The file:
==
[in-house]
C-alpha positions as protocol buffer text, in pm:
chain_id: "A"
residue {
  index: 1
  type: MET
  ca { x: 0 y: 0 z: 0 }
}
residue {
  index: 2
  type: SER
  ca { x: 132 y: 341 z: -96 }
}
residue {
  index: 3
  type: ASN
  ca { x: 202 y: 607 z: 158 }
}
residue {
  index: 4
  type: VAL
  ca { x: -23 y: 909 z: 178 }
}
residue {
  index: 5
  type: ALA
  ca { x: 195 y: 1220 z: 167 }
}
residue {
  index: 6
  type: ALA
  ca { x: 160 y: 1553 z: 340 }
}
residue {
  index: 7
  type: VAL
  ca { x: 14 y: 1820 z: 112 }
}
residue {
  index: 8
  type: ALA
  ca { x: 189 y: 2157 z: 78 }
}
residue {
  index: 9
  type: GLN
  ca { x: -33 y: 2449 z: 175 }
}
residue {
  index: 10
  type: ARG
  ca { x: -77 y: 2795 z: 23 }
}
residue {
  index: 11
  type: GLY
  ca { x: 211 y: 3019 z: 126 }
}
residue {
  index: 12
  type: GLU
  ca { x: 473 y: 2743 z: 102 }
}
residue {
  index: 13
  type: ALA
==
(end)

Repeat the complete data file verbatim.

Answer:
[in-house]
C-alpha positions as protocol buffer text, in pm:
chain_id: "A"
residue {
  index: 1
  type: MET
  ca { x: 0 y: 0 z: 0 }
}
residue {
  index: 2
  type: SER
  ca { x: 132 y: 341 z: -96 }
}
residue {
  index: 3
  type: ASN
  ca { x: 202 y: 607 z: 158 }
}
residue {
  index: 4
  type: VAL
  ca { x: -23 y: 909 z: 178 }
}
residue {
  index: 5
  type: ALA
  ca { x: 195 y: 1220 z: 167 }
}
residue {
  index: 6
  type: ALA
  ca { x: 160 y: 1553 z: 340 }
}
residue {
  index: 7
  type: VAL
  ca { x: 14 y: 1820 z: 112 }
}
residue {
  index: 8
  type: ALA
  ca { x: 189 y: 2157 z: 78 }
}
residue {
  index: 9
  type: GLN
  ca { x: -33 y: 2449 z: 175 }
}
residue {
  index: 10
  type: ARG
  ca { x: -77 y: 2795 z: 23 }
}
residue {
  index: 11
  type: GLY
  ca { x: 211 y: 3019 z: 126 }
}
residue {
  index: 12
  type: GLU
  ca { x: 473 y: 2743 z: 102 }
}
residue {
  index: 13
  type: ALA